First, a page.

After stripping of the SiC layer, digital circuitry 7 and analog circuitry 9 are formed in different regions of the wafer, separated by the porous silicon. A dielectric can be formed over the surface of the wafer, with interconnects 13 connecting the digital and analog circuitry, at least some of the interconnects crossing the region of porous silicon.

Alternate Solutions for Anodic Oxidation

In the anodic oxidation process, other surfactants can be used, such as methanol, isopropanol, and TritonX-100, the latter a wetting agent well known in the industry. It appears in preliminary tests that TritonX-100 can be used in much smaller quantities, e.g. 1-3 percent of the total solution. Additionally, the literature on anodic oxidation includes references to numerous organics which are being investigated. Thus, the wetting agents mentioned do not constitute an exhaustive list, but merely a sample of the possibilities.

In addition to changing the surfactant used, the proportions of the materials can be changed to produce porous silicon with the desired characteristics.

Alternate Embodiment: Varying Electrolyte

In a less preferred embodiment, the porosity can also be modified by changing the electrolyte concentrations, with lower HF concentrations yielding higher porosity. It is anticipated, however, that it will be important not to expose the wafer to air, e.g., by pulling the wafer from one electrolyte bath and immersing in another bath during the anodization process. This embodiment is considerably slower than the preferred embodiment, since once the electrolyte were altered, it would be necessary to allow time for the concentration change to wick back into the pores before anodization could be continued. For example, the electrolyte concentration can be changed by pumping in more water to reduce HF levels and increase porosity, but a waiting period is necessary to allow the electrolyte concentrations to approach equilibrium within the pores before the current is turned on.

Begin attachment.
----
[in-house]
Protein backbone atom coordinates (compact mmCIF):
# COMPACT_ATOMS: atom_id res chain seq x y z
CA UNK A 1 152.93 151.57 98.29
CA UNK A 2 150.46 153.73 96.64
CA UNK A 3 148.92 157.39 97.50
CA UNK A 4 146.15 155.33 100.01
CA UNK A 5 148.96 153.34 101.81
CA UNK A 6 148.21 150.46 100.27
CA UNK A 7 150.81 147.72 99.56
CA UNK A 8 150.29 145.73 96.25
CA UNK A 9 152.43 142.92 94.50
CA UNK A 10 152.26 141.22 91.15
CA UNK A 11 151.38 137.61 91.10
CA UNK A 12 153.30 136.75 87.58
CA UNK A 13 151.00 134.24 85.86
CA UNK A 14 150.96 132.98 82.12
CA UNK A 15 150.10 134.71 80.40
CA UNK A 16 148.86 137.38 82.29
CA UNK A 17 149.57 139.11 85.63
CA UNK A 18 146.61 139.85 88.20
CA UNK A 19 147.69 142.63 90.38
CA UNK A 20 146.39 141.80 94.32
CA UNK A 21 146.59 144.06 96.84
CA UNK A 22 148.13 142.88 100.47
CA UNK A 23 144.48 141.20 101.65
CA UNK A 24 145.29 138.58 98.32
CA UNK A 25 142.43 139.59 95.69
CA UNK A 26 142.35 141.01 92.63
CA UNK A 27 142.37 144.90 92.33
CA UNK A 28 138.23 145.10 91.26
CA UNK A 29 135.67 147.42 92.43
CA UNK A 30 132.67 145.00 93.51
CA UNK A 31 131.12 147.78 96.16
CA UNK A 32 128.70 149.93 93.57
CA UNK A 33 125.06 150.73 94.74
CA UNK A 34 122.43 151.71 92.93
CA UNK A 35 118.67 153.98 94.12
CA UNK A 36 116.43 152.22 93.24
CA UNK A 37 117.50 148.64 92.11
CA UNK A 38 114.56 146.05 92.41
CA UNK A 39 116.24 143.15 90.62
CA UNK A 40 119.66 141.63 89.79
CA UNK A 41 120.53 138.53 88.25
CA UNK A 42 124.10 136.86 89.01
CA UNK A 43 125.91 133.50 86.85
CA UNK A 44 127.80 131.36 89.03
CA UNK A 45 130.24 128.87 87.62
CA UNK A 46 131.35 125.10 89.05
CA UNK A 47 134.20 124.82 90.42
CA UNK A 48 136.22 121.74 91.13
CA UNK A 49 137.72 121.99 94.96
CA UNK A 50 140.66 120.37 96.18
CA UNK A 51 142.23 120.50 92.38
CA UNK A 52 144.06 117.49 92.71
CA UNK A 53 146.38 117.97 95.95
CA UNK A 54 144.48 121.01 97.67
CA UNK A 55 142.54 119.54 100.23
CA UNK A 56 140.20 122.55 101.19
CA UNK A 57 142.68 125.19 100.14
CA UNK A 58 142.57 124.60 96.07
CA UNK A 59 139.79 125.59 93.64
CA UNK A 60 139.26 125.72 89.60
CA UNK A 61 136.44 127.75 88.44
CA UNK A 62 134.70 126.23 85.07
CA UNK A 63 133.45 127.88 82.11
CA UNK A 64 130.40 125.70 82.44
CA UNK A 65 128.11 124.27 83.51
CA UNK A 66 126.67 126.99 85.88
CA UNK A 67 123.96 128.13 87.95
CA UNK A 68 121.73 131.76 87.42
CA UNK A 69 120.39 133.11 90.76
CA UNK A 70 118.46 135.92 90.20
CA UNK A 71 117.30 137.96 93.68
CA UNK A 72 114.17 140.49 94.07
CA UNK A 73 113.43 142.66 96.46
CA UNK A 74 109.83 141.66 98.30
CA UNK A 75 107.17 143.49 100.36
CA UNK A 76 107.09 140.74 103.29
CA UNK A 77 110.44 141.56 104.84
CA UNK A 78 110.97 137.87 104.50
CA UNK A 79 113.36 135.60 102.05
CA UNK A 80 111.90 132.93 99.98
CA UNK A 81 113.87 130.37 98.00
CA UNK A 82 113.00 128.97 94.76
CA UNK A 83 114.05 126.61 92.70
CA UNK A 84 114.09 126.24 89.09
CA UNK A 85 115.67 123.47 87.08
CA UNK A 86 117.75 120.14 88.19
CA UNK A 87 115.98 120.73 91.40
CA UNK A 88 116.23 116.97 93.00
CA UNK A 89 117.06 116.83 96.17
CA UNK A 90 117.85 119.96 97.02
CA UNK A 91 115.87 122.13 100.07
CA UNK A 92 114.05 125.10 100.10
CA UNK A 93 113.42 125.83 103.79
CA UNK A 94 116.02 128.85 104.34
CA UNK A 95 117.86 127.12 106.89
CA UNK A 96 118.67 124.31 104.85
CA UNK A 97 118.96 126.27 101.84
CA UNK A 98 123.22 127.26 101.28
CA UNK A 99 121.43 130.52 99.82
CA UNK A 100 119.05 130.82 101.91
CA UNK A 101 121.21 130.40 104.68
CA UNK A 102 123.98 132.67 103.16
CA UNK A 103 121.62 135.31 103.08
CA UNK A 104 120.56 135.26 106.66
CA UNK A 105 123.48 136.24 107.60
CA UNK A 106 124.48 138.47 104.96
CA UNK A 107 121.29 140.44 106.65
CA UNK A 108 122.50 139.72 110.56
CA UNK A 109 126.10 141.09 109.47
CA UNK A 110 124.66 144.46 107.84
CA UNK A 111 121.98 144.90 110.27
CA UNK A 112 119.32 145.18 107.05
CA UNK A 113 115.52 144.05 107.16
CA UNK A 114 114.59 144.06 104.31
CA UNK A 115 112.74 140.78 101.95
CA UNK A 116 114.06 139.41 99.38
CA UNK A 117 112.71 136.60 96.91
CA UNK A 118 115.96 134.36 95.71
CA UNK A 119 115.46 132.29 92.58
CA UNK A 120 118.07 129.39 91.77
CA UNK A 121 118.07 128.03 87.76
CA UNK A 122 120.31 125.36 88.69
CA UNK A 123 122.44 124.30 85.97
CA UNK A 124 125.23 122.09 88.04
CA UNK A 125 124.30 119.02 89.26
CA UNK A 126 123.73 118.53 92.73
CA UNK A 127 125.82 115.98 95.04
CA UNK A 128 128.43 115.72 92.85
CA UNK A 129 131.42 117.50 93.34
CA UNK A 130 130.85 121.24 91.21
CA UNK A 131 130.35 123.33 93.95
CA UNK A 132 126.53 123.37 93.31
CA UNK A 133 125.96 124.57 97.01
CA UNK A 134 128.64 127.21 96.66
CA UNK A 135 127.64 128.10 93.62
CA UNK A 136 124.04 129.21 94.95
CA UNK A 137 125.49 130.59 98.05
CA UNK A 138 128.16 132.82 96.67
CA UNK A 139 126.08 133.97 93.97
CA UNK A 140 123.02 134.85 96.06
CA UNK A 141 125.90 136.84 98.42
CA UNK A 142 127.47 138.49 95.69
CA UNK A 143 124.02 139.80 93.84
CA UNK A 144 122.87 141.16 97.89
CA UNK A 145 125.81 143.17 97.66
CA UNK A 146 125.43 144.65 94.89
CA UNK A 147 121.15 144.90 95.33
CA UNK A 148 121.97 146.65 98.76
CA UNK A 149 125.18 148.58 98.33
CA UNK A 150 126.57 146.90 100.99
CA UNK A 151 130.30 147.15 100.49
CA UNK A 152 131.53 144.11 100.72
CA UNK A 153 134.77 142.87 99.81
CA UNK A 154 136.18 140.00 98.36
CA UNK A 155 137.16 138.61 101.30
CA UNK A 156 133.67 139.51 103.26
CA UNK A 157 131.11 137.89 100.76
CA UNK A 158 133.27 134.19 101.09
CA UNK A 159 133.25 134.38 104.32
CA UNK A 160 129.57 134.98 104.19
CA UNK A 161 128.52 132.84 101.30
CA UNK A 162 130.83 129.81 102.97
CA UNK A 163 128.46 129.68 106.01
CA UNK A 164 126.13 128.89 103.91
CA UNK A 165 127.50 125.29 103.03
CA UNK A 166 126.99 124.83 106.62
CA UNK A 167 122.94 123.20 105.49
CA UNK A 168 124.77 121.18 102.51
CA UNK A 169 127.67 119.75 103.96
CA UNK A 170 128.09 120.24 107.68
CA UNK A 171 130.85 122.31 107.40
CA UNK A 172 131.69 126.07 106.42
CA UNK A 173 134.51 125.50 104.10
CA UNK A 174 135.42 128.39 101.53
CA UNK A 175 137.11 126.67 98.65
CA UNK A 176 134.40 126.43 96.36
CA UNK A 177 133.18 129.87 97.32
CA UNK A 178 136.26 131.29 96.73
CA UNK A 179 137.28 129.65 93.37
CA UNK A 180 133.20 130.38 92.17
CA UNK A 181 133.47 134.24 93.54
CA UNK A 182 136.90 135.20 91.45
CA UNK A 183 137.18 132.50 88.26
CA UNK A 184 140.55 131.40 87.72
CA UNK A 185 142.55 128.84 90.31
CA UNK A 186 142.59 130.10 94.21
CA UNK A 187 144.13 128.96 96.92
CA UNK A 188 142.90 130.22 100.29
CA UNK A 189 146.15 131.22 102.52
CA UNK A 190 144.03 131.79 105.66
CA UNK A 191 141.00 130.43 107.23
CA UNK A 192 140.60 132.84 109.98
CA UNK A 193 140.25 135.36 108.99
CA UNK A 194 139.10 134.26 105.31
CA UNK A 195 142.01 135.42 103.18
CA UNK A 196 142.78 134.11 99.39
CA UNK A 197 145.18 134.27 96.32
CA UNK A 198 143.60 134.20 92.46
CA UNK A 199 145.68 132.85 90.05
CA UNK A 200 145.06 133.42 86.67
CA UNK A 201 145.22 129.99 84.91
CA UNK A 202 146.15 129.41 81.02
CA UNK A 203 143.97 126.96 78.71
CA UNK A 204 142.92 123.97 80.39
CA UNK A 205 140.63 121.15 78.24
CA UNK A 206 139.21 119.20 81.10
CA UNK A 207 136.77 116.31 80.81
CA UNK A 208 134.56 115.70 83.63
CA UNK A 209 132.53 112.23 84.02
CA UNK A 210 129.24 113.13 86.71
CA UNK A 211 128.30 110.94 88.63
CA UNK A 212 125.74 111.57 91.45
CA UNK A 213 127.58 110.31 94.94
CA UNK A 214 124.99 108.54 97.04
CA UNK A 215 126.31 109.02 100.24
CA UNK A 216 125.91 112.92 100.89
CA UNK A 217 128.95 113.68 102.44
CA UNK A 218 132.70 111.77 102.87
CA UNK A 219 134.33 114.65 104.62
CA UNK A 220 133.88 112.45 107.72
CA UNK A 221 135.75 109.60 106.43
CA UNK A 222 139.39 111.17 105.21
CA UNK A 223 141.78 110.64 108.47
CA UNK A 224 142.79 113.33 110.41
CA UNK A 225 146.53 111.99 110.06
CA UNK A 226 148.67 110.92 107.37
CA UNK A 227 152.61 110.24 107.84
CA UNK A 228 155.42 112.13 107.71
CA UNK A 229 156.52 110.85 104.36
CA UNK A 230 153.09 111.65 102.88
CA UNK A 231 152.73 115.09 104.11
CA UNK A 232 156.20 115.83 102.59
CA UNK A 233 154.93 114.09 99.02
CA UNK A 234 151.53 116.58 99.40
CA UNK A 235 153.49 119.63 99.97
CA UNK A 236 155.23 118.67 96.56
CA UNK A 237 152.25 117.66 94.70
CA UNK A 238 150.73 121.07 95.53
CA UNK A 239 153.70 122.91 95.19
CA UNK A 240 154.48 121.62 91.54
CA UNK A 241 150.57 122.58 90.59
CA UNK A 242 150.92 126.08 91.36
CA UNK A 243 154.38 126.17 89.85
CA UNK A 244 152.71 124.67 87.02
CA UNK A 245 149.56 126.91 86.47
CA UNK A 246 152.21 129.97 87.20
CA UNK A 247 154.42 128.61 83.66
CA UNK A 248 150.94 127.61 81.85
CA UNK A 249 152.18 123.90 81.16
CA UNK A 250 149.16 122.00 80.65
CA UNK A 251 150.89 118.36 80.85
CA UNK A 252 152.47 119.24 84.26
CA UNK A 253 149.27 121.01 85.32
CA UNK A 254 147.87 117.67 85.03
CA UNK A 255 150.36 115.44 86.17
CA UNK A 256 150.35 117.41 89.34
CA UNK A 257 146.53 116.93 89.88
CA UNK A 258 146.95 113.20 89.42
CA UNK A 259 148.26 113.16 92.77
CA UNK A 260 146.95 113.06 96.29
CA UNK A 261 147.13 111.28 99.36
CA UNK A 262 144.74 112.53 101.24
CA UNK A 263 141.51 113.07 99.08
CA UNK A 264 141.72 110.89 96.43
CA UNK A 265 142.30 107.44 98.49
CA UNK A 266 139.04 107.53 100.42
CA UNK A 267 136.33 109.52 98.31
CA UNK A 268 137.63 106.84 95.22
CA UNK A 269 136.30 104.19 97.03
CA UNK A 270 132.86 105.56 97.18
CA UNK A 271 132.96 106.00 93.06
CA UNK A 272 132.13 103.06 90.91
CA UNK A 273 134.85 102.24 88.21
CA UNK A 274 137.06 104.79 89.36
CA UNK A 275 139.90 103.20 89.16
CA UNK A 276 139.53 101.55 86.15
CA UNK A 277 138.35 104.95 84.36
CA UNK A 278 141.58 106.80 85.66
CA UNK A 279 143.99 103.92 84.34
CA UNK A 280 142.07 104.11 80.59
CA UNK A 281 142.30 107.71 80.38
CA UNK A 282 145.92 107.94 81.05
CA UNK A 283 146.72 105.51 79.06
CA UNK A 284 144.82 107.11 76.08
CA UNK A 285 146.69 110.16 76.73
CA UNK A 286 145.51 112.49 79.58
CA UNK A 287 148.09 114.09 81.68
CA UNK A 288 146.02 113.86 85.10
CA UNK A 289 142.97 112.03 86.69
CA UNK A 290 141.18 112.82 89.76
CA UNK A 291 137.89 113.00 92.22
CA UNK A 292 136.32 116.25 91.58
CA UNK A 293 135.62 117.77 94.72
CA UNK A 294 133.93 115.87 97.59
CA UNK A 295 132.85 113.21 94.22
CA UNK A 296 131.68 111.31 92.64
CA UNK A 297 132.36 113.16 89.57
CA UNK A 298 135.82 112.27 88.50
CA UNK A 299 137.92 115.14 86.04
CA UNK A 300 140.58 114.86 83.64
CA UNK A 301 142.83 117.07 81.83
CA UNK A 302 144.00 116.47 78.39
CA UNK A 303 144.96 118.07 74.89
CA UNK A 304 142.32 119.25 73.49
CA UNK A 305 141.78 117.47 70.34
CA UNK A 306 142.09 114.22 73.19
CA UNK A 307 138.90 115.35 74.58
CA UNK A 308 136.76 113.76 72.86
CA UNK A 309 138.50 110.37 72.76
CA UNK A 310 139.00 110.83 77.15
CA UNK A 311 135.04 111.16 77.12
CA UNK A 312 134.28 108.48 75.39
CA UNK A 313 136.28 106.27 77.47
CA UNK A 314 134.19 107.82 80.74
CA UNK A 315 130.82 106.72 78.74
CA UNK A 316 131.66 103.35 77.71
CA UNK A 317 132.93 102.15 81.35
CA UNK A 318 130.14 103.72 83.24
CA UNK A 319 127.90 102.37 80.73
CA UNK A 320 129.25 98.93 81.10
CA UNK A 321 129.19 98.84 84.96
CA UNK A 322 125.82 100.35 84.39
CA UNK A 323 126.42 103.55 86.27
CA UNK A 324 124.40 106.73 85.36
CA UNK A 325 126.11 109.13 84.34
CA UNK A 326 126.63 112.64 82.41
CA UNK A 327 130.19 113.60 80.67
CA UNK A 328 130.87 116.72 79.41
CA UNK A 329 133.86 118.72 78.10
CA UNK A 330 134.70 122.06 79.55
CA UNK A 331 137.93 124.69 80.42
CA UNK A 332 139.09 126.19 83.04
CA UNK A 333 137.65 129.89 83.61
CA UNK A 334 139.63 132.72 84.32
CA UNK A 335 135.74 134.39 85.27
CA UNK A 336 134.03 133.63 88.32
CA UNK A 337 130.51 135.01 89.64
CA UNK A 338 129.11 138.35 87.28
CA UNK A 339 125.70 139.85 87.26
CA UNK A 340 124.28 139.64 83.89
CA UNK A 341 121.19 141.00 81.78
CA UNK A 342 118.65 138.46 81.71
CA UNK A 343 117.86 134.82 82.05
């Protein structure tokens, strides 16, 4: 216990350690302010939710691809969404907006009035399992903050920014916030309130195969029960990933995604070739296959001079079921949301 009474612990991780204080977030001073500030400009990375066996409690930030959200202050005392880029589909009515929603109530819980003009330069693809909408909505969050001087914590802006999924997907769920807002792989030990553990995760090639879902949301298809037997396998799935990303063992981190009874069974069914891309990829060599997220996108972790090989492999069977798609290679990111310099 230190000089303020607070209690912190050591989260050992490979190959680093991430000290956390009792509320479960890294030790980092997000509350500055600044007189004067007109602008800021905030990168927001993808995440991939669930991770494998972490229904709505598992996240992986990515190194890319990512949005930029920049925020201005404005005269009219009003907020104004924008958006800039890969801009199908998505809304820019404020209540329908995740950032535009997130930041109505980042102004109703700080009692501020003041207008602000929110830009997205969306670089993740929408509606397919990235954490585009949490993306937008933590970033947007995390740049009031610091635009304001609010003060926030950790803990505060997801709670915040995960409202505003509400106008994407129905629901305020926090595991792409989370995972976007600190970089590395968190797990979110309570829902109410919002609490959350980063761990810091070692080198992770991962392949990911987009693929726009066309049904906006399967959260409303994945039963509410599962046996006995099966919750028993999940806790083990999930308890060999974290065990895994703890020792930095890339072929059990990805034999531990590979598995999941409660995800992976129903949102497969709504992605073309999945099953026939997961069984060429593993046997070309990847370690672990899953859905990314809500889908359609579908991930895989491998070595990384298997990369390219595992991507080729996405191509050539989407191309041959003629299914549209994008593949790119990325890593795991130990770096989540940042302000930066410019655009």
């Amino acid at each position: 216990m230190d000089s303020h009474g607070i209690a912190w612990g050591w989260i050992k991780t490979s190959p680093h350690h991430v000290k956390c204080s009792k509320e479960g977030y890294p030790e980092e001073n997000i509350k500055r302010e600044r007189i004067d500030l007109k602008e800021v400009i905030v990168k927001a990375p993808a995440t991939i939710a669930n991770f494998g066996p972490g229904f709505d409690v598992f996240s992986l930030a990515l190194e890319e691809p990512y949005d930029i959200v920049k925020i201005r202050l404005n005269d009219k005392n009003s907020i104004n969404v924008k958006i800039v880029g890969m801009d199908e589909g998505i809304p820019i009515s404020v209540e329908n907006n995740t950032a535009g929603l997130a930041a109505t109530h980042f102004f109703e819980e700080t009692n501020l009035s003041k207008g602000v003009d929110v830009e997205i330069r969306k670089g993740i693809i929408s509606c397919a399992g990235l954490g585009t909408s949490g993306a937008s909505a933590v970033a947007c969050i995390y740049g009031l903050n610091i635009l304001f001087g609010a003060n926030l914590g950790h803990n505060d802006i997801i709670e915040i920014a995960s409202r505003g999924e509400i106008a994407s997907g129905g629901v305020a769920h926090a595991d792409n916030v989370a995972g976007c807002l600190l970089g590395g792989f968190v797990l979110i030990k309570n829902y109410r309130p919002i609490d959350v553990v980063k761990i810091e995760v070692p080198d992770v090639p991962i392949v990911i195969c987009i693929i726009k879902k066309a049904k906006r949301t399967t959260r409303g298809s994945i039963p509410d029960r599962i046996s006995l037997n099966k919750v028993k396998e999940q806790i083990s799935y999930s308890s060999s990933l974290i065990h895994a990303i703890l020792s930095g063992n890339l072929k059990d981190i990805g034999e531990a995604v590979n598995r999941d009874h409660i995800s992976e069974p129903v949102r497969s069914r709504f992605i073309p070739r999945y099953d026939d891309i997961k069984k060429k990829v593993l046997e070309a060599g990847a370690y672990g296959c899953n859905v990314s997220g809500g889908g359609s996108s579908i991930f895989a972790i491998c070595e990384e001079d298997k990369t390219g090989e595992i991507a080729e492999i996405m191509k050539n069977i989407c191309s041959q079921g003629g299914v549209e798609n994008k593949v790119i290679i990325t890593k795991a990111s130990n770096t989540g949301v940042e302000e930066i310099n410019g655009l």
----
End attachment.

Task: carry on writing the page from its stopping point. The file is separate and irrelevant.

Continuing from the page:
Modifications and Variations

As will be recognized by those skilled in the art, the innovative concepts described in the present application can be modified and varied over a tremendous range of applications, and accordingly the scope of patented subject matter is not limited by any of the specific exemplary teachings given, but is only defined by the issued claims.

It should be obvious to one of ordinary skill in the art that the disclosed embodiments are not the only instances in which variable porosity can be created in a porous silicon structure. The disclosed process can be used in many other applications which utilize porous silicon.

In alternate embodiments, the variable porosity can be produced in porous silicon layers used in other isolation structures, with appropriate modification of the parameters.

In a further alternate embodiment, the isolation for RF applications can be performed prior to the formation of transistors.

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Non-Patent Citations
Reference
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Referenced by
Citing PatentFiling datePublication dateApplicantTitle
US6489217 *Jul 3, 2001Dec 3, 2002Maxim Integrated Products, Inc.Method of forming an integrated circuit on a low loss substrate
US6541863 *Jan 5, 2000Apr 1, 2003Advanced Micro Devices, Inc.Layer of porous silicon having lower density than the solid silicon starting material, and having conductive interconnections formed therein; stray capacitance of adjacent wiring lines is reduced
US6627507 *Dec 21, 2000Sep 30, 2003Texas Instruments IncorporatedIntegrated circuit and method of using porous silicon to achieve component isolation in radio frequency applications
US6791155Sep 20, 2002Sep 14, 2004Integrated Device Technology, Inc.Stress-relieved shallow trench isolation (STI) structure and method for forming the same
US6963137 *Jul 15, 2002Nov 8, 2005Trikon Holdings LimitedLow dielectric constant layers
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Classifications
U.S. Classification257/49, 257/E21.119, 257/E29.107, 257/E21.565, 257/E29.082, 257/82, 257/E27.112, 257/E21.564, 257/E21.216, 257/638, 257/E21.288, 257/84, 257/E21.703
International ClassificationH01L21/76, H01L27/12, H01L21/20, H01L21/3063, H01L21/02, H01L21/31, C25D11/32, H01L21/762, H01L21/316, H01L29/16, H01L21/84, H01L29/32
Cooperative ClassificationH01L21/7627, H01L21/2003, H01L29/16, H01L21/31675, H01L21/3063, H01L21/84, H01L21/02203, H01L27/1203, H01L21/76264, H01L21/76283, H01L21/76245, H01L21/02258, H01L29/32, H01L21/02238
European ClassificationH01L21/02K2C5, H01L21/02K2E2B2B2, H01L21/02K2E2L, H01L29/16, H01L27/12B, H01L21/20B, H01L29/32, H01L21/762D4, H01L21/3063, H01L21/84, H01L21/762D20, H01L21/316C2C2
Legal Events
DateCodeEventDescription
Sep 25, 2013FPAYFee payment
Year of fee payment: 12
Sep 22, 2009FPAYFee payment
Year of fee payment: 8
Sep 27, 2005FPAYFee payment
Year of fee payment: 4
Jul 1, 1999ASAssignment
Owner name: TEXAS INSTRUMENTS INCORPORATED, TEXAS
Free format text: ASSIGNMENT OF ASSIGNORS INTEREST;ASSIGNORS:SWANSON, LELAND S.;JOYNER, KEITH A.;REEL/FRAME:010087/0994;SIGNING DATES FROM 19980805 TO 19980810